Mid-last century, researchers thought that babbling was unrelated to speech (e.g. Carroll, 1960). They were wrong.
Not every sound is babbling
As almost every parent or carer can attest, babies are noisy from birth! Even in their first two months, most babies cough, sneeze, burp, moan and – of course – cry. Researchers call these sounds “vegetative” and “fixed vocal signals”. Lots of species, apart from humans, make these sounds. We don’t think they are related to speech.
‘Typical’ babbling development
Babbling develops in four, overlapping, stages:
- the phonation stage (birth to 2 months), where babies use their voices to make vowel-like sounds (e.g. “oo”) and “glottals” (‘pops’ at the backs of their throats);
- the “primitive articulation stage” (usually 2 to 3 months), where babies use their voices to make sounds while also moving their “articulators” (mouth, teeth, tongue, etc) to make consonant-like sounds (e.g.”goo” and “coo”);
- the expansion stage (usually 4 to 5 months), where babies start making full vowel-like sounds, raspberries and “marginal babbling” – consonant-vowel-like combinations (e.g. [ba]); and
- the canonical babbling stage (on average, around 6 months), where babies make well-formed syllables, and make quick transitions between consonant and vowel sounds rapidly, like in speech (e.g. [baba] and [dada]).
Babbling and first words
When most people talk about babbling, they mean canonical babbling. When we hear our kids saying repeated (or “reduplicated”) syllables like [mama], [bababa], and [dada] we think they are almost talking.
Most parents are very keen to interpret their child’s babbling as words and to encourage them with praise. It’s no accident, then, that canonical babbling and the syllables of early words resemble each other across most cultures and languages (e.g. [mama], [papa]). Parents and other carers become even more excited when their babies start to mix up their syllables (e.g. [digiba]), which is called “variegated babbling” (usually 8 to 12 months).
Late babbling as a red flag for potential speech-language delay
Like sitting up and crawling, canonical babbling has a relatively narrow range for onset for typically-developing babies. On average, it starts at six months of age. Typically developing babies rarely begin canonical babbling after 10 months, even if they are otherwise at risk for delays (e.g. babies with premature birth or very low socioeconomic status). For example, children who are profoundly deaf show delays with canonical babbling, which almost always occurs after 10 months.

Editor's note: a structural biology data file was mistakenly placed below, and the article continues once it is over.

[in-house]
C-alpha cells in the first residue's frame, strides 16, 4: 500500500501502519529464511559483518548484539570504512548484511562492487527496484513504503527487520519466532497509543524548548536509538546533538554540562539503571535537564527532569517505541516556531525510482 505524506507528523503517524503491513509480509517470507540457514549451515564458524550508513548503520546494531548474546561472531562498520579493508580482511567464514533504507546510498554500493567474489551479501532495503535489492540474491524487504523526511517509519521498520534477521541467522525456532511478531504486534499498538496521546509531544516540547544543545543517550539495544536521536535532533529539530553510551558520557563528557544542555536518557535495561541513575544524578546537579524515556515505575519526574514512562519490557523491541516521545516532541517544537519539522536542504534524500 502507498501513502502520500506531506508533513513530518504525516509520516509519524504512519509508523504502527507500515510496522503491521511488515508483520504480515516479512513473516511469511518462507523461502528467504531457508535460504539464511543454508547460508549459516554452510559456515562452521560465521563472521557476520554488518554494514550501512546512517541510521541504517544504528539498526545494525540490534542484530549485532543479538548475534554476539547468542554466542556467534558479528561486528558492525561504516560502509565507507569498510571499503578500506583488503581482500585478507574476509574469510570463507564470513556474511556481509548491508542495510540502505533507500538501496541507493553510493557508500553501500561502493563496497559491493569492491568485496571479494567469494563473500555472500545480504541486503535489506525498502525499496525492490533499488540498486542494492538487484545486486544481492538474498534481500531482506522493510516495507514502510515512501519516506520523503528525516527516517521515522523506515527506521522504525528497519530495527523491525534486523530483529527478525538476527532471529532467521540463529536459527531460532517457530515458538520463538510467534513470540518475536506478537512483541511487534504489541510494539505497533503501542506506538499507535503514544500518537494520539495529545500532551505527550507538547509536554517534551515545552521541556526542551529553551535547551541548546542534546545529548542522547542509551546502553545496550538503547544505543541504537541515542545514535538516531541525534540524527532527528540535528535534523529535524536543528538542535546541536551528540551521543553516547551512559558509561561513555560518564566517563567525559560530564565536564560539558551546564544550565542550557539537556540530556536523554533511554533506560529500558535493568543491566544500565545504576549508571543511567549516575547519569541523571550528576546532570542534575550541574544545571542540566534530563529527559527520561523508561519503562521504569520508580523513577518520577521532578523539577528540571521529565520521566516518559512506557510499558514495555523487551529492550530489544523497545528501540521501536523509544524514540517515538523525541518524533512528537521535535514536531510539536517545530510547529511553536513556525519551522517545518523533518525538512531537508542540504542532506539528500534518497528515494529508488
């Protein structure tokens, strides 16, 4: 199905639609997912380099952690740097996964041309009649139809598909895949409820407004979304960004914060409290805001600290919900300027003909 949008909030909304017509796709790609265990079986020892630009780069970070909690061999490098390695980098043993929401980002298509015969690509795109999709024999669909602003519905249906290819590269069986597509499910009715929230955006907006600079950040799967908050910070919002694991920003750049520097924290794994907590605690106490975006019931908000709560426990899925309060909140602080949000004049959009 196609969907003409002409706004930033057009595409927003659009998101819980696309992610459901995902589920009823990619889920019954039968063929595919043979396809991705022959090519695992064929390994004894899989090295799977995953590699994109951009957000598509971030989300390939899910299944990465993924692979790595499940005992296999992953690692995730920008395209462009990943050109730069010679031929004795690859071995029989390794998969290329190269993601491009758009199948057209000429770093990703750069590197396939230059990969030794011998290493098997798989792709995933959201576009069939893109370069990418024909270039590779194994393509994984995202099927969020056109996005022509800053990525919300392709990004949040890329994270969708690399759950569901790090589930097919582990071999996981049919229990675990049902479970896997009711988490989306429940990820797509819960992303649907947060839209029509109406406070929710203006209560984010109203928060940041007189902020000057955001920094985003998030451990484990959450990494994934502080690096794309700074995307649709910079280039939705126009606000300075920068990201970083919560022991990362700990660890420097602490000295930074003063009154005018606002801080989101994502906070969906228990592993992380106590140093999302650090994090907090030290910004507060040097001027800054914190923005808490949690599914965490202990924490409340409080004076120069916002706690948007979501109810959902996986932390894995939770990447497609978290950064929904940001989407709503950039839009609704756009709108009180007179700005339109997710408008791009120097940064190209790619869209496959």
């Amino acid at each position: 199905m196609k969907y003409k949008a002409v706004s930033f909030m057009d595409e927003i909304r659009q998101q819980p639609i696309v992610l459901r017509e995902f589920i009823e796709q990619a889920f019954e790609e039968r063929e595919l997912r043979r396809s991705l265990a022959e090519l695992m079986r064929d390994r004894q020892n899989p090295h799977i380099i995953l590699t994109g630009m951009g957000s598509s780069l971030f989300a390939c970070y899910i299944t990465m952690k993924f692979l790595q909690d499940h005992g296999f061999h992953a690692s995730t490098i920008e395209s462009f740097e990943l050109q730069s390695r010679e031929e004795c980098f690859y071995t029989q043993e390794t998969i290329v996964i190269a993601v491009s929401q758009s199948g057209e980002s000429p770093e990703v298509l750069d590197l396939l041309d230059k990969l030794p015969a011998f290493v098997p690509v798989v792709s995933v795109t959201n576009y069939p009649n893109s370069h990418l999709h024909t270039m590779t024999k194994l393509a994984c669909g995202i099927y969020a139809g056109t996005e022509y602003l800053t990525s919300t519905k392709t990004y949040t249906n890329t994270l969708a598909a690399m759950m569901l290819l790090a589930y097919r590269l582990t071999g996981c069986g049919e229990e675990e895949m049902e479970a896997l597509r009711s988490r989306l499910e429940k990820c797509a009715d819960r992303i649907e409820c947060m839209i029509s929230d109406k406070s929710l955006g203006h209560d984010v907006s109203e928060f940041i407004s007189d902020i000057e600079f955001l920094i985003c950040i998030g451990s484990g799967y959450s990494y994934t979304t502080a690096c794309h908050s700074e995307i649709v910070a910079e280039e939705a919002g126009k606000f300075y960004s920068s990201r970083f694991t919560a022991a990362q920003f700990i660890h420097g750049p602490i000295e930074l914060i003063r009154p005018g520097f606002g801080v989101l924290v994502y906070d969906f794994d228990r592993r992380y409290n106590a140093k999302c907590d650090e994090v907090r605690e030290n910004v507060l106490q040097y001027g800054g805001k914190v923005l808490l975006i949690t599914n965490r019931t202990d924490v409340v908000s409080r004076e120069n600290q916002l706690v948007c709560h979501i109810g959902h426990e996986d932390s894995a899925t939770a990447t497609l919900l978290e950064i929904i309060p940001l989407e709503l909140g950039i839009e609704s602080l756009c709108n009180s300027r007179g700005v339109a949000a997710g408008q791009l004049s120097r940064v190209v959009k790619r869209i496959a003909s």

In the late 1990s, the undisputed king of babbling – Professor D. Kimbrough Oller and colleagues published an important study of 3,400 babies (reference below). They concluded that infants with delayed canonical babbling (i.e. after 10 months) had significantly smaller expressive/production vocabularies at 18, 24 and 30 months than typically developing children. However, the late-babblers did not differ significantly from the typical babblers in their understanding of words at 2 years of age.
Clinical bottom line
The late onset of canonical babbling may be a predictor of speech-language delays. But, it’s just one indicator of a possible issue. If your child is not babbling regularly by 10 months of age, we recommend you consult with a speech-language pathologist who can assess, monitor and/or help with your child’s speech-language development (as appropriate). But, as with most red flags for speech and language delays, you shouldn’t panic.
- How do babies and toddlers choose their own words?
- Does my child have a language disorder? 6 questions speech pathologists should ask before assessment
- 6 principles we follow when assessing toddlers for language delays and disorders
Source: Oller, D.K., Eilers, R.E., Neal, R.A., Schwartz, H.K. (1999). Precursors to Speech in Infancy: The Prediction of Speech and Language Disorders. Journal of Communication Disorders, 32, 223-245.
Banter Speech & Language is owned and managed by David Kinnane, a Hanen- and LSVT LOUD-certified speech-language pathologist with post-graduate training in the Spalding Method for literacy, the Lidcombe and Camperdown Programs for stuttering, and Voicecraft for voice disorders. David is also a Certified PESL Instructor for accent modification.
David holds a Master of Speech Language Pathology from the University of Sydney, where he was a Dean’s Scholar. David is a Practising Member of Speech Pathology Australia and a Certified Practising Speech Pathologist (CPSP).